“World Pleasure” is an epic song by Peace’s standards, lasting nearly six and a half minutes the slow paced tune has a catchy, jagged and uplifting beat with a similarly elevating chorus. With a long instrumental interlude the song builds and is skilfully crafted into an eccentric piece of music. The sound of sharp and harsh guitar strokes can be heard playing messily over orchestral sounds, which bring out and emphasise the positive feeling you get when listening to the song.
Taken from their forthcoming LP, the song lyrically sounds pristine and refined, even if a little bizarre and strange at times with “feral youth and laser guns” it pushes the boundaries of their writing capabilities, including fresh and new ideas. Lyrics like “maybe I was not born brave” certainly don’t set the tone for what can only be described as an audacious piece of music.
The long interlude featured in the song accompanied with a short distorted guitar solo, truly builds up the song. Adding instruments slowly and individually creates a steady climb to a chorus which brandishes orchestral instruments, giving the song a burst of life and edging them into new experimental territory. This new terrain is something we expected to hear from the new song as earlier in the year the band revealed to NME that it was to showcase front man Harry Koisser’s first foray into rapping. Although this at the time seemed like a preposterous idea the first verse of ‘World Pleasure’ displays rap like singing resembling that of a more slurry ‘ghost poet’.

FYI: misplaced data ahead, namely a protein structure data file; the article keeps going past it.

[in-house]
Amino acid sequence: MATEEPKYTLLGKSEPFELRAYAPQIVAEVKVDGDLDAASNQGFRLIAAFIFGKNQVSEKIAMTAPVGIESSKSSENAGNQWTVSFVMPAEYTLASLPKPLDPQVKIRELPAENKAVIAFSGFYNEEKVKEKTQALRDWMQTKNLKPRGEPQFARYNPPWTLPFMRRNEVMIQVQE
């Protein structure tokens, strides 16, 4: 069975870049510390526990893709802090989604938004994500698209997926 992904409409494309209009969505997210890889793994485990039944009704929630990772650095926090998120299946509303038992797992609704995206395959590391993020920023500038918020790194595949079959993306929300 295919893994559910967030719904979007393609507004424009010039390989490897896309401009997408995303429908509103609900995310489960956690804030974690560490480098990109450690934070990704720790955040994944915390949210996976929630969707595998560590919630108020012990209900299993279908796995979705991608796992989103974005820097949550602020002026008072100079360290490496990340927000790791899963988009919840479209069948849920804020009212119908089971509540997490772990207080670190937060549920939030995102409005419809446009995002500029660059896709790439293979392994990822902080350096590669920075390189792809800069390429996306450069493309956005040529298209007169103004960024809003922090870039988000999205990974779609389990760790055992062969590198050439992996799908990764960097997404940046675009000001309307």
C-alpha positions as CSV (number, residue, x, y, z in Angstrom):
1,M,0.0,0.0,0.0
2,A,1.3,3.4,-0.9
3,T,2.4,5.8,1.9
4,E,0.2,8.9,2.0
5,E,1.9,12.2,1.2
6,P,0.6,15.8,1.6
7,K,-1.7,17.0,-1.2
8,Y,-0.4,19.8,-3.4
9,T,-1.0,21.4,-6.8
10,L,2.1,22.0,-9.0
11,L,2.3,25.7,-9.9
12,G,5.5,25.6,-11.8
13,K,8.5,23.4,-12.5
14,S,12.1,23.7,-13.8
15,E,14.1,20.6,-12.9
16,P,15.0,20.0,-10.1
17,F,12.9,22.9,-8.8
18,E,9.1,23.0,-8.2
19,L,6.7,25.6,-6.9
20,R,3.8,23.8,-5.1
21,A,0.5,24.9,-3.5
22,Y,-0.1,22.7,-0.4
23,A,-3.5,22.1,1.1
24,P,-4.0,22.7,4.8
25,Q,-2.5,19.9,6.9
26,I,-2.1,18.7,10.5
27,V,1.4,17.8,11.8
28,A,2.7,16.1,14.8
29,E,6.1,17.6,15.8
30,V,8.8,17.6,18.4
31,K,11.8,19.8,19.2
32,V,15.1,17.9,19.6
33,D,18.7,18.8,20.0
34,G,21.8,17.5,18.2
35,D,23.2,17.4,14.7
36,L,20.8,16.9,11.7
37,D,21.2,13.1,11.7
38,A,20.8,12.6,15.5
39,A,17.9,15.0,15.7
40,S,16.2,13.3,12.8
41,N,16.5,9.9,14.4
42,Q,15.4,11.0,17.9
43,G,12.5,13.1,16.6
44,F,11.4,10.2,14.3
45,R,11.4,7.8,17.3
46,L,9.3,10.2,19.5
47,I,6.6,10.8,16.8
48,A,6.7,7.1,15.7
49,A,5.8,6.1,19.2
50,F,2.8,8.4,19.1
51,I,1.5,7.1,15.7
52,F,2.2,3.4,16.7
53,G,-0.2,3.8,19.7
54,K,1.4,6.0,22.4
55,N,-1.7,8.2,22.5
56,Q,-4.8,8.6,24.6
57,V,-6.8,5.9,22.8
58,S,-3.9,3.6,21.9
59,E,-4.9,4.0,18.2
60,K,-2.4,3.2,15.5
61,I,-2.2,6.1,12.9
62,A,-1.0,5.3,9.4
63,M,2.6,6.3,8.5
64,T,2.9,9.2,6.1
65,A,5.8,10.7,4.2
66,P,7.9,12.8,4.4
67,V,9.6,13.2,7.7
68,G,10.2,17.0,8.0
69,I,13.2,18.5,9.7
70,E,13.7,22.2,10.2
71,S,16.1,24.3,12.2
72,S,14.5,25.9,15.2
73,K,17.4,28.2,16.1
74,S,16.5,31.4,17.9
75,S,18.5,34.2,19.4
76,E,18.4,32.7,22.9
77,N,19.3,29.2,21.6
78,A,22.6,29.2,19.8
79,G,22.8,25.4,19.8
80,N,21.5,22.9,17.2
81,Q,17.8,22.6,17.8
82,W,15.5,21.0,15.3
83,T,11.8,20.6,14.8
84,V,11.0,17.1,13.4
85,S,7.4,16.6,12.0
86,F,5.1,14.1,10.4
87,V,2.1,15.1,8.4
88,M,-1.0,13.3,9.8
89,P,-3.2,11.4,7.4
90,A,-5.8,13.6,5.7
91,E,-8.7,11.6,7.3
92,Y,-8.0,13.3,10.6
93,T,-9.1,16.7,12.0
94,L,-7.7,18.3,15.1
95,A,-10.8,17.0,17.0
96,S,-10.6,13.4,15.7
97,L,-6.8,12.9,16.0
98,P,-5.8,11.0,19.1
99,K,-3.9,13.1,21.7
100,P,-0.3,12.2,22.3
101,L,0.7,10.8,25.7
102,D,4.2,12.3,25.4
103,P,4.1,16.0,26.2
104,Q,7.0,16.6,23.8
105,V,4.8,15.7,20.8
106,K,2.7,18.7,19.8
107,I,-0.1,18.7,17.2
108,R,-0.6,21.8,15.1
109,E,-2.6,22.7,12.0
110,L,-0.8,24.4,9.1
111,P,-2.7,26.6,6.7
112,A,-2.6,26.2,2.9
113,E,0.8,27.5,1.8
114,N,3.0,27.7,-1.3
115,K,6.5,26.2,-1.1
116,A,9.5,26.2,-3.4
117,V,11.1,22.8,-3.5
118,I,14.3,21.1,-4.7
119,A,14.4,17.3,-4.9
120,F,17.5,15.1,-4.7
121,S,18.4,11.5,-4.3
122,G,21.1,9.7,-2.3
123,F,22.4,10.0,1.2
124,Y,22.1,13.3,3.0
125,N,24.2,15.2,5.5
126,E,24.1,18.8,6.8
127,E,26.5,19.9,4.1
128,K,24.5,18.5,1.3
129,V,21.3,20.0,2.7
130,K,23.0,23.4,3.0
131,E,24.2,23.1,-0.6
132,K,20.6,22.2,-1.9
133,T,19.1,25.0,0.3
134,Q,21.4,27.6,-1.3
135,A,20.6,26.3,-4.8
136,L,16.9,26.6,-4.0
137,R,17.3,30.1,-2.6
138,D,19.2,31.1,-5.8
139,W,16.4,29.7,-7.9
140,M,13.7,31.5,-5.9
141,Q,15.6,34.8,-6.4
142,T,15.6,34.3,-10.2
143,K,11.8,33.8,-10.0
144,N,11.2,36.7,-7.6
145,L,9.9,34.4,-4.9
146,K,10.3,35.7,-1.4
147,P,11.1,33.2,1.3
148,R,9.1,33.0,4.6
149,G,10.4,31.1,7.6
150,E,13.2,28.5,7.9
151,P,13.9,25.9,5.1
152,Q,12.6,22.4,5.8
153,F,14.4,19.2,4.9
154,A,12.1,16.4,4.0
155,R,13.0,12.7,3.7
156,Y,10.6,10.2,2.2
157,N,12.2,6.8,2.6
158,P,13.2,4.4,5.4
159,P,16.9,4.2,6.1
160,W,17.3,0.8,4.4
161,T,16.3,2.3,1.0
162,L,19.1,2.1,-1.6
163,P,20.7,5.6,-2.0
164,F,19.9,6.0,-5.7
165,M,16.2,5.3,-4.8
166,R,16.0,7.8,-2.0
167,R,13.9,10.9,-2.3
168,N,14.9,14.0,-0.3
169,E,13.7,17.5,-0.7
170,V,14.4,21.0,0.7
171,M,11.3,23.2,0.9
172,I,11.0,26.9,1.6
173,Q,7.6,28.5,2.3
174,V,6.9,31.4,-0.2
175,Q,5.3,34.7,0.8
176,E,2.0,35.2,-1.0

This experimentation is a concept that cannot be ignored when listening to ‘World Pleasure’. Unlike the band’s debut album which showcased a mixture of psychedelic and indie rock, this song seems to include various ideas that contain elements of soul and hip hop. Again full of originality and showing potential, the song has undoubtedly created a lot of excitement for new album ‘Happy People’.
With this song Peace have hardly laboriously churned out more of the same, but have released a song with a new splash of creativity which appears to have been taken straight from rehearsal. Drumming that sounds not too distant from funk and groove the flurry of ideas that all seem to be compressed into this one song fit together almost perfectly. Different styles seem to come effortlessly together, complimenting each other the band seem to have organised the chaos and produced a different and new sound we’ve not heard before.
Review by Jacob Flannery |